Double Cool. This approach introduces two additional elements: picture and source. Here’s the structure:

  <source srcset="<!-- url for a device pixel ratio of 1 --> 1x,
      <!-- url for a device pixel ratio of 1.5 --> 1.5x,
      <!-- url for a device pixel ratio of 2 --> 2x"
    media="<!-- Media conditions here-->" />
  <source srcset="<!-- url for a device pixel ratio of 1 --> 1x,
      <!-- url for a device pixel ratio of 1.5 --> 1.5x,
      <!-- url for a device pixel ratio of 2 --> 2x"
    media="-- Media conditions here--" />
  <img src="<!-- default url -->" alt="" />

Similar to both answer 1 and a switch statement, the browser will load the first source whose media condition evaluates to true with the correct url to match the pixel ratio of the device.

Because media is separated out into its own attribute, we have available to us all of the options we would in CSS. Here is a more flushed out example with media queries that consider orientation.

  <source srcset="http://brendan-quinn.xyz/css/images/responsive-images-landscape-lg.jpg 1x,
      http://brendan-quinn.xyz/css/images/responsive-images-landscape-lg-1.5x.jpg 1.5x,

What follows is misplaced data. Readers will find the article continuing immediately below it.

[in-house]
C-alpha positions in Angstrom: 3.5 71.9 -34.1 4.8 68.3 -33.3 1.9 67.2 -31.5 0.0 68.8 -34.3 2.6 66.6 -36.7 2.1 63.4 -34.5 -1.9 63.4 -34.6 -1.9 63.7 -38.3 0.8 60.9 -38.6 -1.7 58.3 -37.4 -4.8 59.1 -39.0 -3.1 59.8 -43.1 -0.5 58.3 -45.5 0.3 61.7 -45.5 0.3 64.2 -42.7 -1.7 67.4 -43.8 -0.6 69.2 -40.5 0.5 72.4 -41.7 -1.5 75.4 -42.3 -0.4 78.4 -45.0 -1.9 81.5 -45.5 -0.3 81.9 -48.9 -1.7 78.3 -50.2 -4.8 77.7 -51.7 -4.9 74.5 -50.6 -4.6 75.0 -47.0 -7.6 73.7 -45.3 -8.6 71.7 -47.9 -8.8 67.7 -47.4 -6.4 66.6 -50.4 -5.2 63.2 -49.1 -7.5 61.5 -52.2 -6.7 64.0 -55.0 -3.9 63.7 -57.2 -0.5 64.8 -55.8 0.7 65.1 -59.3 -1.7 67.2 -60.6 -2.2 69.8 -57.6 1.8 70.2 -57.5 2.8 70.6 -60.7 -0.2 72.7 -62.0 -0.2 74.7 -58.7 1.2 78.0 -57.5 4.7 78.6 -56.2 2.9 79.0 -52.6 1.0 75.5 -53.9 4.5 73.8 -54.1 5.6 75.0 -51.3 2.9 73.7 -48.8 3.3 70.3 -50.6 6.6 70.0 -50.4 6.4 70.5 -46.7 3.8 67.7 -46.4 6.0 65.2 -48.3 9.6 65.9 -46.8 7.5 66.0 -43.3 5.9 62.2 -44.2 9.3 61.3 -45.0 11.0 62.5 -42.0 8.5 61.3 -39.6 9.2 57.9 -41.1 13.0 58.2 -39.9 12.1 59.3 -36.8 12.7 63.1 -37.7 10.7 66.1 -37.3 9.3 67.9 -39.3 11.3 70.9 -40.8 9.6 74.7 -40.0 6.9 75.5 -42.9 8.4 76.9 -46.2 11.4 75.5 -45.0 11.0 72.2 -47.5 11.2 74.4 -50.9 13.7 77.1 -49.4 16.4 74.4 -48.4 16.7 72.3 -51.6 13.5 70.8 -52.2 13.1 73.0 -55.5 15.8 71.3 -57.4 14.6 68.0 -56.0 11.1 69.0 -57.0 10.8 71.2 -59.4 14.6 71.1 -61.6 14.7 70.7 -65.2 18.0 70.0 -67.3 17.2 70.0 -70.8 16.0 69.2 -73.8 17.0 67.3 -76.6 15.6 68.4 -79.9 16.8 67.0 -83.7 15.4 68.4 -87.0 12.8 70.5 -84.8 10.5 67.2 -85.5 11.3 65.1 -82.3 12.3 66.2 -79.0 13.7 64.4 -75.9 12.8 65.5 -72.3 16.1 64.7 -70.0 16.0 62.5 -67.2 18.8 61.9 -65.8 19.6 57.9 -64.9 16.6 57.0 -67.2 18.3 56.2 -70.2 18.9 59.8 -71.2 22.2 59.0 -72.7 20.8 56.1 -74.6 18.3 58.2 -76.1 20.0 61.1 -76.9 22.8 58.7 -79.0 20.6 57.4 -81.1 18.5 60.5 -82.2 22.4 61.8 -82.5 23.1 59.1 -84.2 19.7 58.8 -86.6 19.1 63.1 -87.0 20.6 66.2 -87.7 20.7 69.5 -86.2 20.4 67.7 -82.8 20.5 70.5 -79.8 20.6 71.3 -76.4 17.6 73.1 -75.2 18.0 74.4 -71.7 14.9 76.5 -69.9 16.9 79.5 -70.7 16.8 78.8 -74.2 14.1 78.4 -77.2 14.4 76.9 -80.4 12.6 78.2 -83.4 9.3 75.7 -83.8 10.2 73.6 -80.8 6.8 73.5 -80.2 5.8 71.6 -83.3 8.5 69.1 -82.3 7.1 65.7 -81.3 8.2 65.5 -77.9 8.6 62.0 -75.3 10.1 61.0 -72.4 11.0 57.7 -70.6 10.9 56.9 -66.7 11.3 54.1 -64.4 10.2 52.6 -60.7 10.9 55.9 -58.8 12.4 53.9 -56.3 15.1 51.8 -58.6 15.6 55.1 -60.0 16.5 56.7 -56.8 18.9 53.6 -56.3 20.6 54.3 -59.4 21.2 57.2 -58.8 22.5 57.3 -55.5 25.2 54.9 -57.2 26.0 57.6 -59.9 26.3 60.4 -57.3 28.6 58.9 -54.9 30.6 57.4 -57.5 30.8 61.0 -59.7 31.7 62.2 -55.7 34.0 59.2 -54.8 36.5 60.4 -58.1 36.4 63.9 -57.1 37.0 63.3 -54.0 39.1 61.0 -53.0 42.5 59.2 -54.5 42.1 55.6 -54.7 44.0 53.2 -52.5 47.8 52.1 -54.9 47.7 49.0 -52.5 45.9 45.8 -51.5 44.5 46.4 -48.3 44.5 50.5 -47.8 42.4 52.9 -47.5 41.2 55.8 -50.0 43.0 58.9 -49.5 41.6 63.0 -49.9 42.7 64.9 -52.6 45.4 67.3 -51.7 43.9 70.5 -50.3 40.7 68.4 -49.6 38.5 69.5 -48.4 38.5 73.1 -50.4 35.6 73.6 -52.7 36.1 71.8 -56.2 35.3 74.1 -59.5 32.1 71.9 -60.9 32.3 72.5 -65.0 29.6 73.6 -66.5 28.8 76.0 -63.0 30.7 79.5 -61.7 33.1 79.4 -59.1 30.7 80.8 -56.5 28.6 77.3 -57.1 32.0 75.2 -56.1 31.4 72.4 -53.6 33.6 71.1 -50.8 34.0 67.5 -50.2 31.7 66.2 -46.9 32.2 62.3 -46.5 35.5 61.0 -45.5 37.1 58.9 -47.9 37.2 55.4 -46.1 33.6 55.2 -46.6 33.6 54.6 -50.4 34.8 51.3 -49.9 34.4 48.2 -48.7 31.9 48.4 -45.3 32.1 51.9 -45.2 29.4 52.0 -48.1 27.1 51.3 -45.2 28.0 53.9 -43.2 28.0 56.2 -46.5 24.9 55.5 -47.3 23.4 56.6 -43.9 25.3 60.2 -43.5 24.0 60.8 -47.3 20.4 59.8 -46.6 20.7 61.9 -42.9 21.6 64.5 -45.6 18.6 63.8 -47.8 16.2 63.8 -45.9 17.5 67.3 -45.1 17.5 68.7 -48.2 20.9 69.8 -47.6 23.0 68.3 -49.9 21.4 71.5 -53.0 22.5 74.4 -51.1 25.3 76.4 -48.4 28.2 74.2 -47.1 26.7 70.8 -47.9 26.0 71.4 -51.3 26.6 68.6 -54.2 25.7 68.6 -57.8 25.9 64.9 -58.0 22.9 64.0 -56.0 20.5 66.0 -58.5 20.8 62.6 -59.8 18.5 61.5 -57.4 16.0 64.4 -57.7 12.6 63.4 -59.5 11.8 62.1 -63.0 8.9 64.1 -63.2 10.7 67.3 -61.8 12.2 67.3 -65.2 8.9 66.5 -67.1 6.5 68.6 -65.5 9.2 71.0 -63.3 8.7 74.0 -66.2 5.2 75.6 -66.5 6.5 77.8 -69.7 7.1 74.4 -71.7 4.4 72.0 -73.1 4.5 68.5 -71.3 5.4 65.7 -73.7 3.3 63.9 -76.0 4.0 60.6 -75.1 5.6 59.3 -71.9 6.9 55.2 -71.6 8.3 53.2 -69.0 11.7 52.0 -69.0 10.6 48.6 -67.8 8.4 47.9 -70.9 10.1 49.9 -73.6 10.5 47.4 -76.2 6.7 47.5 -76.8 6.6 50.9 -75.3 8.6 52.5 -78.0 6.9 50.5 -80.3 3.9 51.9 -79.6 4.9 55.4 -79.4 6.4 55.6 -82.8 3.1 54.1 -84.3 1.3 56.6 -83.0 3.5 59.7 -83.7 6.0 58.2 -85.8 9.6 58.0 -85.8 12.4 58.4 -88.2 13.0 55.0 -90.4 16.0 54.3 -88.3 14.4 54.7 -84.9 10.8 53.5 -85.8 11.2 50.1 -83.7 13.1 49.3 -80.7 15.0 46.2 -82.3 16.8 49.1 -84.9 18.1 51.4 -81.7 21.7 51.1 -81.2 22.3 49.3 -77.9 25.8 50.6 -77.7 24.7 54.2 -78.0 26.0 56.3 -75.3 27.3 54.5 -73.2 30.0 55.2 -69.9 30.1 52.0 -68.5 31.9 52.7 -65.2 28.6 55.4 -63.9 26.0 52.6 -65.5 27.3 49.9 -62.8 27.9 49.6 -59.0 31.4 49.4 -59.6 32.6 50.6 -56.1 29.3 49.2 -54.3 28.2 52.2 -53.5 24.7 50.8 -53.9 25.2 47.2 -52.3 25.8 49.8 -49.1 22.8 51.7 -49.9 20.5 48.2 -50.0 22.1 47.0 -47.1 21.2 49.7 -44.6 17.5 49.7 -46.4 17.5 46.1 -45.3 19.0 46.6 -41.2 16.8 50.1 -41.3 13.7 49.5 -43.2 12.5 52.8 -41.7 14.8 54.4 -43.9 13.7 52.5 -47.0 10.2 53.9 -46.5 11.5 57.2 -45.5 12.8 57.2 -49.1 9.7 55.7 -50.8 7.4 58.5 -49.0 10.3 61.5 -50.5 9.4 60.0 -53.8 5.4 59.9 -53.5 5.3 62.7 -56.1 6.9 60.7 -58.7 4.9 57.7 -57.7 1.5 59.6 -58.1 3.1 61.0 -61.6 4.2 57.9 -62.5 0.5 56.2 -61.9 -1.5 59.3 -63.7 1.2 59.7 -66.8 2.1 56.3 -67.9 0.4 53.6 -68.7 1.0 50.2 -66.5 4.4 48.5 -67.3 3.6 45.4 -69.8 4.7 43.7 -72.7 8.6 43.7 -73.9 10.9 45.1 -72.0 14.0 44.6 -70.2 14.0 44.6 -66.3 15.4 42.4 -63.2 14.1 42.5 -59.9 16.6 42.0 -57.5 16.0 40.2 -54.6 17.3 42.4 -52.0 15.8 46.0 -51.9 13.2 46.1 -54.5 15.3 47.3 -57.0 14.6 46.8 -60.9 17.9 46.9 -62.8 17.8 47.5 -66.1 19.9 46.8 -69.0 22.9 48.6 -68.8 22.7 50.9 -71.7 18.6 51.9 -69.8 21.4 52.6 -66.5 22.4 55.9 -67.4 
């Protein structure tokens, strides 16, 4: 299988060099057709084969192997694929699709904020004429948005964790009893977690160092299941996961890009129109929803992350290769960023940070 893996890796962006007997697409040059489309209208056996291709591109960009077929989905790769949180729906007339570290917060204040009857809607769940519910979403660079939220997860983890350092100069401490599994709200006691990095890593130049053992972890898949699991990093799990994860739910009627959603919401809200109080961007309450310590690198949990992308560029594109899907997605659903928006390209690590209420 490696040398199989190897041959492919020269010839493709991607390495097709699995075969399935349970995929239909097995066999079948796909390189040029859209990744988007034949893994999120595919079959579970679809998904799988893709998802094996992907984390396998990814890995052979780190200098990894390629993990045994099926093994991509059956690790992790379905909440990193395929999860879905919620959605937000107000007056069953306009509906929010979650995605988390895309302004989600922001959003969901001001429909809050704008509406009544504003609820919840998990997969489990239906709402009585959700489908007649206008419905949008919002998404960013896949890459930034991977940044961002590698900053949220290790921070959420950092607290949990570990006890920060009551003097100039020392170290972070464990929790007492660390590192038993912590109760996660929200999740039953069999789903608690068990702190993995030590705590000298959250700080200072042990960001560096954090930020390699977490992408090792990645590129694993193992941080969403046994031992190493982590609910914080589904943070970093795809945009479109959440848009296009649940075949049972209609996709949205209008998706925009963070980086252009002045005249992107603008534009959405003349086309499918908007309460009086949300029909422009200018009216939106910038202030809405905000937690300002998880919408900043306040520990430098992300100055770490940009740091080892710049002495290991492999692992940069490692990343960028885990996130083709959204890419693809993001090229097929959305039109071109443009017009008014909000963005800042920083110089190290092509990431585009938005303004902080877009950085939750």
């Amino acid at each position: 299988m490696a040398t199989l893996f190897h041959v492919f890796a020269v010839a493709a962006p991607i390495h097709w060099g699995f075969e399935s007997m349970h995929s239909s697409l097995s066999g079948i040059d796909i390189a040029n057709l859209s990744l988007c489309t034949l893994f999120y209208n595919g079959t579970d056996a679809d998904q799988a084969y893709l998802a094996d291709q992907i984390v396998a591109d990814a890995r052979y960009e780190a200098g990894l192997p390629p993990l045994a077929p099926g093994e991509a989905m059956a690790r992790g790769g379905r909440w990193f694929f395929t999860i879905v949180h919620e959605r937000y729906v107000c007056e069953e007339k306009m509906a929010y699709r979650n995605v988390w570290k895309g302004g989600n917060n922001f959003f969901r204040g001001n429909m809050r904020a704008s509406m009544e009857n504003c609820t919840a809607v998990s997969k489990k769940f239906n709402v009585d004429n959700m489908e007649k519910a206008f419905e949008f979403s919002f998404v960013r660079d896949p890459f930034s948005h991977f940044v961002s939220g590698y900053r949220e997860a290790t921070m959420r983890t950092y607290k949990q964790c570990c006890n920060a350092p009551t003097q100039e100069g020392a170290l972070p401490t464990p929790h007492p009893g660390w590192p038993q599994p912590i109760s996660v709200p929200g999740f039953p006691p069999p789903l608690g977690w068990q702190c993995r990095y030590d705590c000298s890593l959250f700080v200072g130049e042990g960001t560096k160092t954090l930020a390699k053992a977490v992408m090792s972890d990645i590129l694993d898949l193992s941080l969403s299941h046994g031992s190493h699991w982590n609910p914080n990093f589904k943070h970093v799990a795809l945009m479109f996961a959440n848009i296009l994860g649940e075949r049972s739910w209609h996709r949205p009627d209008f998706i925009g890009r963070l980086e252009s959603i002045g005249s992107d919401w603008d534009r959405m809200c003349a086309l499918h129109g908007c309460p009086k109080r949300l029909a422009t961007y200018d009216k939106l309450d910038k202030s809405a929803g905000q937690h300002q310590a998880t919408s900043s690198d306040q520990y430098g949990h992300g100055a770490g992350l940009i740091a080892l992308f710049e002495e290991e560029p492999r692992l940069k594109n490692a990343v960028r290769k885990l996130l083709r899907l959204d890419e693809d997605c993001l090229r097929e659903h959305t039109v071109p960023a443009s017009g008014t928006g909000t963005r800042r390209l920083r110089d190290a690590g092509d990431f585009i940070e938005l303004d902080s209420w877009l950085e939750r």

http://brendan-quinn.xyz/css/images/responsive-images-landscape-lg-2x.jpg 2x"
    media="only screen and (min-width: 1240px)">
  <source srcset="http://brendan-quinn.xyz/css/images/responsive-images-landscape-md.jpg 1x,
      http://brendan-quinn.xyz/css/images/responsive-images-landscape-md-1.5x.jpg 1.5x,
      http://brendan-quinn.xyz/css/images/responsive-images-landscape-md-2x.jpg 2x"
    media="only screen and (min-width: 800px)">
  <source srcset="http://brendan-quinn.xyz/css/images/responsive-images-landscape-sm.jpg 1x,
      http://brendan-quinn.xyz/css/images/responsive-images-landscape-sm-1.5x.jpg 1.5x,
      http://brendan-quinn.xyz/css/images/responsive-images-landscape-sm-2x.jpg 2x"
    media="only screen and (min-width: 0px) and (orientation: landscape)">
  <source srcset="http://brendan-quinn.xyz/css/images/responsive-images-portrait-sm.jpg 1x,
      http://brendan-quinn.xyz/css/images/responsive-images-portrait-sm-1.5x.jpg 1.5x,
      http://brendan-quinn.xyz/css/images/responsive-images-portrait-sm-2x.jpg 2x"
    media="all and (min-width: 0px) and (orientation: portrait)">
  <img src="http://brendan-quinn.xyz/css/images/responsive-images-landscape-sm-2x.jpg" alt="Icelandic Landscape" />


See the Pen Responsive HTML5 Images by Brendan Quinn (@Mathdrquinn) on CodePen.

While I enjoy the flexibility of this method, it is verbose, and while orientation changing works well on my desktop, I’m having issue getting orientation to work on mobile. I’m still looking for a solution and will add the details if I find an answer.

As always, if you’re looking for much more detail on these elements and attributes, visit the W3C specifications and pour over them. While this post just skims the topic of responsive images, it would have been a poor one had I not consulted it.

All the Best,